This is the root of authoritarian irrationalism; for people who are status-insecure (which Adorno argues is the root of authoritarian politics; he notes that second-generation immigrants systematically score much higher for right-wing politics than other groups), the fact that the real world is a complicated, ambiguous and uncertain place creates intolerable stress, and the defensive reaction to this stress is a retreat to somewhere safer and more predictable; a world in which the unpleasant facts of the matter are simply denied and their occasional intrusions explained away as being most likely the result of some shadowy conspiracy.
And when you look at the Republican War on Science through this sort of a lens, it makes a bunch of sense. It is intolerably stressful for technological process to be both good for the economy and bad for the environment. Or for science (which is good) to contradict religion (which is also good). Or for the companies that create the modern world to be also selling us dangerous products. So, the “science” that shows that all of these things are happening has to be denied and rejected. Thus, a world of “sound science” is created, and real science is portrayed as a conspiracy of ideologically motivated men. I think that Mooney is correct to identify “sound science” as a creation of the PR industry, but the PR industry can’t create something unless it has some basic desires to work with. If the audience for “sound science” was thinking at all, nobody would be fooled, so we do need a theory of why it is that they aren’t thinking, and I think that Adorno’s is quite convincing. Or in other words, it makes no sense for scientists to tear their hair out about the state of science politics and blame it on “the low quality of scientific journalism”. There is no other kind of scientific journalism possible. It’s certainly not realistic to hope for popular acceptance of confidence intervals, the tentative nature of scientific theories and the differing standards of proof and certainty, because this is just more of the ambiguity that has already been judged intolerable by a large chunk of the American polity in much more diluted form. The underlying problem is one of political psychology and it’s not going away.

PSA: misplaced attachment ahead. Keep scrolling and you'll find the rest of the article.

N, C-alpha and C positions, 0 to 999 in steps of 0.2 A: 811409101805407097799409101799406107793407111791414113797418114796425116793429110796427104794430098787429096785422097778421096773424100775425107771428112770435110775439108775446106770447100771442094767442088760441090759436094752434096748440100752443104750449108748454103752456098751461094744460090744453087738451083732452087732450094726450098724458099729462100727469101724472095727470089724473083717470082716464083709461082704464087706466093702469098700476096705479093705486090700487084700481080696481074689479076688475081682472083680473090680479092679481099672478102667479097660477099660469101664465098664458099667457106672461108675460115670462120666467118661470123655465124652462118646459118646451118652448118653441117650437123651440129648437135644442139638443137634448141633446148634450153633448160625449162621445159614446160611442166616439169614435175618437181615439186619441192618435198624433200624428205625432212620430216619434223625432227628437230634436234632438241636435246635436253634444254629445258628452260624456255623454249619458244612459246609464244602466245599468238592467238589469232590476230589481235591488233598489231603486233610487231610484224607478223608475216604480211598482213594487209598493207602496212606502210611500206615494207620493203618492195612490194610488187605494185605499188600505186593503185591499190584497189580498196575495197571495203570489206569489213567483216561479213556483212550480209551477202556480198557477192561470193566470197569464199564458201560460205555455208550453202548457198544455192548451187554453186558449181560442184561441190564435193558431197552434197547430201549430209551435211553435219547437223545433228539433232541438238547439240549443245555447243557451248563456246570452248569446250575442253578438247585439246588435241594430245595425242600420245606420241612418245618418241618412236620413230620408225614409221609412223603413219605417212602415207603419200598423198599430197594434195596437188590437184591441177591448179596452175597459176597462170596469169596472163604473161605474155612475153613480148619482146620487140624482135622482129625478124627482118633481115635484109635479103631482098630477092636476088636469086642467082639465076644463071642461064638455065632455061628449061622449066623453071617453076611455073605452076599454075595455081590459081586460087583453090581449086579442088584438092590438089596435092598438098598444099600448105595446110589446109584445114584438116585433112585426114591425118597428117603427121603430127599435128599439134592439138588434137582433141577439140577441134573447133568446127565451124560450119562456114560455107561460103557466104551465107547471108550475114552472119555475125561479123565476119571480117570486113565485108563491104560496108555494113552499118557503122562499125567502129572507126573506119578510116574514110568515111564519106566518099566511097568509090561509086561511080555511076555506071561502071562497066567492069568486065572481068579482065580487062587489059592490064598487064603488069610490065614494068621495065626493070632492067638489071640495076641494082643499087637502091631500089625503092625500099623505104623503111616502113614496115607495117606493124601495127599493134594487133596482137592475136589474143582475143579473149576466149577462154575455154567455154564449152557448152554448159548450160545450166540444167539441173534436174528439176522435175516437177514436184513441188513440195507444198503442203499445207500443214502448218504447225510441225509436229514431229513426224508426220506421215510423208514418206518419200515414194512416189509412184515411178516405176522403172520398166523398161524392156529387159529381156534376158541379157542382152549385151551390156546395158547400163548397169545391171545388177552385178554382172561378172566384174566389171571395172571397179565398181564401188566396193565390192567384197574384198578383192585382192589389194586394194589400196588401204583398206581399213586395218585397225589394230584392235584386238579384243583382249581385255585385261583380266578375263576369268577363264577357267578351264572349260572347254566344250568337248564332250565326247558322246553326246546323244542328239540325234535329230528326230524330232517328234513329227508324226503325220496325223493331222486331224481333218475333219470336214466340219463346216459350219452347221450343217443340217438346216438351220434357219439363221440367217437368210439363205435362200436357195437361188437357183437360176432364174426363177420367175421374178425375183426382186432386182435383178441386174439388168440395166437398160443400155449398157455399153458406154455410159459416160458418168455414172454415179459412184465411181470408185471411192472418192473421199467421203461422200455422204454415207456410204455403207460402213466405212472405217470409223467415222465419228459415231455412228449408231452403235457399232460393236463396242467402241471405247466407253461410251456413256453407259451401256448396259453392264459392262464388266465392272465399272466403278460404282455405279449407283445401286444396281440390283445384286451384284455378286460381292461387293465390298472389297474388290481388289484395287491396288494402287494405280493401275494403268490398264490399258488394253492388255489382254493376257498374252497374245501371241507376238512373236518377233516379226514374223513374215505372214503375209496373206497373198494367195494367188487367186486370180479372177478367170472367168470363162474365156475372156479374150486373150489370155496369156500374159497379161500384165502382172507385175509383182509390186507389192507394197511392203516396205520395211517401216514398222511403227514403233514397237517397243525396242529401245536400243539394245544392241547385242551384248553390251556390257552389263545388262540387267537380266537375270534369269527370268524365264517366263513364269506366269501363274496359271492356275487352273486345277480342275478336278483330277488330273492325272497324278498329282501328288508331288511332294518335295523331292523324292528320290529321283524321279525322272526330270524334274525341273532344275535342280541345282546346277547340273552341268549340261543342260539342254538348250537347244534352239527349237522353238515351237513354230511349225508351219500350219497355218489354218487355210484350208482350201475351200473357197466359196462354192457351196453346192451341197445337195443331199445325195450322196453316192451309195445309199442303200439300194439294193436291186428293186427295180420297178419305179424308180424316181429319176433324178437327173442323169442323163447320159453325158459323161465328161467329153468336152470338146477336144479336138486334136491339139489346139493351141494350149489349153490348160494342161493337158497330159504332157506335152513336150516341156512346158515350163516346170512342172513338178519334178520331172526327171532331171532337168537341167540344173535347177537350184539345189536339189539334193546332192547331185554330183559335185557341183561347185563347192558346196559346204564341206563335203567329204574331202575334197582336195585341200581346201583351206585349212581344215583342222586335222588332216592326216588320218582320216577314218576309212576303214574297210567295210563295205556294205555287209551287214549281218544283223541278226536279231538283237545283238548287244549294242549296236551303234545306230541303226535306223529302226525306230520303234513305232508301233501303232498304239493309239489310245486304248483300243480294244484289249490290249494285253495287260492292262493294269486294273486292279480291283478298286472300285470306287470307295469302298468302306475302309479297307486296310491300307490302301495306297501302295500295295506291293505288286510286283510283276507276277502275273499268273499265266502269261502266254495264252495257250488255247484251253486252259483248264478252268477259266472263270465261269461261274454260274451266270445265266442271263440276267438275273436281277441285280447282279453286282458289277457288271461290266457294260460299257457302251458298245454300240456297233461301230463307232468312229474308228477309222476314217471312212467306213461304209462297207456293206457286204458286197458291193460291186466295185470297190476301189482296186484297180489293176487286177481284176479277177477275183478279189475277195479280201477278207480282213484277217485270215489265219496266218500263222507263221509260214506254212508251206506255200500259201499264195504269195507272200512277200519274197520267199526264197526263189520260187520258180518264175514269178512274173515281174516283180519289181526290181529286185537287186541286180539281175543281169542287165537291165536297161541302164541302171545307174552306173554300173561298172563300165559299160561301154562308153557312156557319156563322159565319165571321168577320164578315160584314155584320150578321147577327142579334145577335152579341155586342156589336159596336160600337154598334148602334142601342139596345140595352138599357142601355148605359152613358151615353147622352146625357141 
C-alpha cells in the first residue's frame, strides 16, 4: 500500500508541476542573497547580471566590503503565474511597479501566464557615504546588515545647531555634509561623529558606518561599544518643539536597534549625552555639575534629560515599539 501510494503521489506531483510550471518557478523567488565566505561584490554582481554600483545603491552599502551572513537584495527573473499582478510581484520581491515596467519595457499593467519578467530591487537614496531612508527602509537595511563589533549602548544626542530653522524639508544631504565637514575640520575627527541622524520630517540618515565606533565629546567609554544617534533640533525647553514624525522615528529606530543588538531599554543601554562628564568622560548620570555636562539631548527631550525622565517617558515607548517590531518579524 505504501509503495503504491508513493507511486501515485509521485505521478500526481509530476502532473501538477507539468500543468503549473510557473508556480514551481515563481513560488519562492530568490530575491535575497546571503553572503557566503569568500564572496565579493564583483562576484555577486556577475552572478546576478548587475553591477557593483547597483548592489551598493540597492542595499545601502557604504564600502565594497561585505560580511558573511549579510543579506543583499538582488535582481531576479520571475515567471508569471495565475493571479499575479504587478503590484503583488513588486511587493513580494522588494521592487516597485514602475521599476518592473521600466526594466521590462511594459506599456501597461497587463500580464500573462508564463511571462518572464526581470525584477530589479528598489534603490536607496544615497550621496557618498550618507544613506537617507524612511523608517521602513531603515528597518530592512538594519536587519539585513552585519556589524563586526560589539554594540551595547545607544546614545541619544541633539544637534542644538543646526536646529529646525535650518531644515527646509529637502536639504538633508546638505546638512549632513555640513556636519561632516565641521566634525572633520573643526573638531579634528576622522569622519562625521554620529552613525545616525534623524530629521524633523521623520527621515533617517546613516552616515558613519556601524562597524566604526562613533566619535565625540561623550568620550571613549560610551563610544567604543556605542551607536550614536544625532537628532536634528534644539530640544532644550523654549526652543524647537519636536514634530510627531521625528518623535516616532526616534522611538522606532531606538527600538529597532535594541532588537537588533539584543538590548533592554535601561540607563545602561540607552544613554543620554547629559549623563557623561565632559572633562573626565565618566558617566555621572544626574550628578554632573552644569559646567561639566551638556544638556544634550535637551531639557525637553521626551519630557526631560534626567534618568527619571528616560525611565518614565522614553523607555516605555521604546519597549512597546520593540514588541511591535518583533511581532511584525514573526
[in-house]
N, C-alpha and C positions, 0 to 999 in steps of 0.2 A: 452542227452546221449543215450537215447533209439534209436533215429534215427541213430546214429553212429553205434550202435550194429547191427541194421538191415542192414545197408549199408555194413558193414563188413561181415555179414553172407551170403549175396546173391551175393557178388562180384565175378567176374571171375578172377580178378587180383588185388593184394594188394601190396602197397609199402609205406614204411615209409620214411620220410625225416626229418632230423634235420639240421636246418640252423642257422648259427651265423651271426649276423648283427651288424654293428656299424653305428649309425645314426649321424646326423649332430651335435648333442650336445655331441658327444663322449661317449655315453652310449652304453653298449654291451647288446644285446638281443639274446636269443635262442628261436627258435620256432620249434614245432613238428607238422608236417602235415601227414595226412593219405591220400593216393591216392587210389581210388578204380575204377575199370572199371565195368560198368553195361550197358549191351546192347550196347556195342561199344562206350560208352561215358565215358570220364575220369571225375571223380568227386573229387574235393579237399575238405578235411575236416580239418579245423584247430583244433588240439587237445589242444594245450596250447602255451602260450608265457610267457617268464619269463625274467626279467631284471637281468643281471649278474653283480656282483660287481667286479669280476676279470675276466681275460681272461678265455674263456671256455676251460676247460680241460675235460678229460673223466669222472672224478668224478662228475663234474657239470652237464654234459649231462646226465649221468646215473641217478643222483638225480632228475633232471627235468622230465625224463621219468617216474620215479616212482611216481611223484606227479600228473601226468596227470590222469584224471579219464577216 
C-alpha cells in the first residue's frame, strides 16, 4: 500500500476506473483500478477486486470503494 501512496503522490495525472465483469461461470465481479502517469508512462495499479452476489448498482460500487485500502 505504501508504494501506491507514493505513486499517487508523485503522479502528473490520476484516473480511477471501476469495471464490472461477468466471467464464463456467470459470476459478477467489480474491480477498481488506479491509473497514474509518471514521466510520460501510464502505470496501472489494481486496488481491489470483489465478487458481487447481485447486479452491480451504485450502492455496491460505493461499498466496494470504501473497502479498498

Which leaves two questions; could there be a “Democratic War on Science”, and is this purely an American phenomenon?
I think that the answer to the first is yes there could. There are authoritarians on the political left of the spectrum as well as the right, and I can’t help but notice that it is in the American university system that quite sensible French theories of literary criticism have been given a specifically irrationalist interpretation that was never really there in the originals. But I think that the answer to the second is also yes it is. There is a lot of anti-science thinking in Europe (and I’m sure there is in Asia too, but I don’t know much about it), but it has a much less specifically irrationalist cast to it, using the term in Adorno’s sense. It is probably irrational (in the everyday language sense) of Europeans to be so implacably opposed to genetically modified food, but their opposition is not in general cast in “irrationalist” terms; it’s based on “despite what the science says, I don’t believe it” rather than “the science cannot possibly be saying that because I don’t want to believe it”. And I don’t think that this is a coincidence; authoritarian politics in general are these days much less common in Europe than in America. I don’t know why the politics of status insecurity are more common in the last remaining great world power, or why they have got more rather than less influential since the end of the Cold War, but I suggest that this is the root of the troubled relationship between American politics and American science, and that because of this, the Republican War on Science is likely to get worse rather than better.